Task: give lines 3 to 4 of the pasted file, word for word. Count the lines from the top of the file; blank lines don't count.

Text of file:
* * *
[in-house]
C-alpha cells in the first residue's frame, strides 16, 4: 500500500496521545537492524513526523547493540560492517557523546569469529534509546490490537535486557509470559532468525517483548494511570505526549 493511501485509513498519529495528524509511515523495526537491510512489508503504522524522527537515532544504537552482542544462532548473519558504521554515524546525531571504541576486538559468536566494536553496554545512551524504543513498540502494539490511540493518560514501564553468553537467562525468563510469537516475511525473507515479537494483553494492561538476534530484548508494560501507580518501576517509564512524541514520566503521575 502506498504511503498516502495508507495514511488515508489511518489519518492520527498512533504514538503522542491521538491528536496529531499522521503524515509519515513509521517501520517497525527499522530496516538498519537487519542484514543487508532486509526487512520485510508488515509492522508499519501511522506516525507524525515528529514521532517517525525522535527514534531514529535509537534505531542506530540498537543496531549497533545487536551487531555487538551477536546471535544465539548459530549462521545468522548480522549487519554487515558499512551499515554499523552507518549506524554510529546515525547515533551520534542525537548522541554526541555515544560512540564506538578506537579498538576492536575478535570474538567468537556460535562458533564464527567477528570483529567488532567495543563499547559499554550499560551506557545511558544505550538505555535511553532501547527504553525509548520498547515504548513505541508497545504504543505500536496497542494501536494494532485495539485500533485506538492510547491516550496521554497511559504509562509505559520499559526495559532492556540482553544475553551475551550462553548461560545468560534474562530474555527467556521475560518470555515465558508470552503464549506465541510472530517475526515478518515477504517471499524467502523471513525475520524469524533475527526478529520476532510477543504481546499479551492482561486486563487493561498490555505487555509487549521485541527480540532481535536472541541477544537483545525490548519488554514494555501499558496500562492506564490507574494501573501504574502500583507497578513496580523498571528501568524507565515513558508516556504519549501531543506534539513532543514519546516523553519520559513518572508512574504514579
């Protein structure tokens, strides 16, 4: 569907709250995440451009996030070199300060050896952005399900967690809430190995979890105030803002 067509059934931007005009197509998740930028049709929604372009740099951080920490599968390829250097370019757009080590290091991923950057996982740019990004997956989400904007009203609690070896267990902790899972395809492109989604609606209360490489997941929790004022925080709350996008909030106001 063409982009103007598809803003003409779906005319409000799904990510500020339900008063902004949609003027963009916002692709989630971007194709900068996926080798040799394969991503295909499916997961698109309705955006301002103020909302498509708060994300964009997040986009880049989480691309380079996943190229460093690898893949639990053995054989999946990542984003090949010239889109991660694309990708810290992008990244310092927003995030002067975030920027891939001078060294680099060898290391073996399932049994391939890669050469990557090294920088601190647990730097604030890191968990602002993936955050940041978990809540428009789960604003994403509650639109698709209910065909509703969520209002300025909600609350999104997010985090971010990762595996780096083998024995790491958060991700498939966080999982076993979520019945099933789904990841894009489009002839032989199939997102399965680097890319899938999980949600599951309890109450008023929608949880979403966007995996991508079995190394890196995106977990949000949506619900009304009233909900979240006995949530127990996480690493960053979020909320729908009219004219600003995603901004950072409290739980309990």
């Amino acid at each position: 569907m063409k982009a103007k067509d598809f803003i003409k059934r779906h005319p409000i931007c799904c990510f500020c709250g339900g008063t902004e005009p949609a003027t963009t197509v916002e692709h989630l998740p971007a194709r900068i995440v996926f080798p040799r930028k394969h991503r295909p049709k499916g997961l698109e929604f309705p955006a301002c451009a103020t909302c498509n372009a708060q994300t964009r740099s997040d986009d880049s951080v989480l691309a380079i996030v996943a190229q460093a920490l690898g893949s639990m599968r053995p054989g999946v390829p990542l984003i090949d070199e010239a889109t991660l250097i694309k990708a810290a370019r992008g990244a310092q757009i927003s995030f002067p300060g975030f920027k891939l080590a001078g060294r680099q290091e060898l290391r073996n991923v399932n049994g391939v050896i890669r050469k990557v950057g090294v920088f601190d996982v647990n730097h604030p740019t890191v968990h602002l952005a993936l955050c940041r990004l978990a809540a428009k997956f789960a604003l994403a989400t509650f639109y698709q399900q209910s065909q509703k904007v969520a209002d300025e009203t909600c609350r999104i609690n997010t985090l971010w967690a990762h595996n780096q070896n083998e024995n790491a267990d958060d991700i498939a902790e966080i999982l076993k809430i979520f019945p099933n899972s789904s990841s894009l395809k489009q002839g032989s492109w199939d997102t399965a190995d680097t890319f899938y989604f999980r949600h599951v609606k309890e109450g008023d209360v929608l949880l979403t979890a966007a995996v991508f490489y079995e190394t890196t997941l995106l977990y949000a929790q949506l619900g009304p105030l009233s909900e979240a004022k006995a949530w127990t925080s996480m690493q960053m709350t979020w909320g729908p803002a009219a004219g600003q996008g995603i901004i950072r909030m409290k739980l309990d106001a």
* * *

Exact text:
């Protein structure tokens, strides 16, 4: 569907709250995440451009996030070199300060050896952005399900967690809430190995979890105030803002 067509059934931007005009197509998740930028049709929604372009740099951080920490599968390829250097370019757009080590290091991923950057996982740019990004997956989400904007009203609690070896267990902790899972395809492109989604609606209360490489997941929790004022925080709350996008909030106001 063409982009103007598809803003003409779906005319409000799904990510500020339900008063902004949609003027963009916002692709989630971007194709900068996926080798040799394969991503295909499916997961698109309705955006301002103020909302498509708060994300964009997040986009880049989480691309380079996943190229460093690898893949639990053995054989999946990542984003090949010239889109991660694309990708810290992008990244310092927003995030002067975030920027891939001078060294680099060898290391073996399932049994391939890669050469990557090294920088601190647990730097604030890191968990602002993936955050940041978990809540428009789960604003994403509650639109698709209910065909509703969520209002300025909600609350999104997010985090971010990762595996780096083998024995790491958060991700498939966080999982076993979520019945099933789904990841894009489009002839032989199939997102399965680097890319899938999980949600599951309890109450008023929608949880979403966007995996991508079995190394890196995106977990949000949506619900009304009233909900979240006995949530127990996480690493960053979020909320729908009219004219600003995603901004950072409290739980309990």
């Amino acid at each position: 569907m063409k982009a103007k067509d598809f803003i003409k059934r779906h005319p409000i931007c799904c990510f500020c709250g339900g008063t902004e005009p949609a003027t963009t197509v916002e692709h989630l998740p971007a194709r900068i995440v996926f080798p040799r930028k394969h991503r295909p049709k499916g997961l698109e929604f309705p955006a301002c451009a103020t909302c498509n372009a708060q994300t964009r740099s997040d986009d880049s951080v989480l691309a380079i996030v996943a190229q460093a920490l690898g893949s639990m599968r053995p054989g999946v390829p990542l984003i090949d070199e010239a889109t991660l250097i694309k990708a810290a370019r992008g990244a310092q757009i927003s995030f002067p300060g975030f920027k891939l080590a001078g060294r680099q290091e060898l290391r073996n991923v399932n049994g391939v050896i890669r050469k990557v950057g090294v920088f601190d996982v647990n730097h604030p740019t890191v968990h602002l952005a993936l955050c940041r990004l978990a809540a428009k997956f789960a604003l994403a989400t509650f639109y698709q399900q209910s065909q509703k904007v969520a209002d300025e009203t909600c609350r999104i609690n997010t985090l971010w967690a990762h595996n780096q070896n083998e024995n790491a267990d958060d991700i498939a902790e966080i999982l076993k809430i979520f019945p099933n899972s789904s990841s894009l395809k489009q002839g032989s492109w199939d997102t399965a190995d680097t890319f899938y989604f999980r949600h599951v609606k309890e109450g008023d209360v929608l949880l979403t979890a966007a995996v991508f490489y079995e190394t890196t997941l995106l977990y949000a929790q949506l619900g009304p105030l009233s909900e979240a004022k006995a949530w127990t925080s996480m690493q960053m709350t979020w909320g729908p803002a009219a004219g600003q996008g995603i901004i950072r909030m409290k739980l309990d106001a």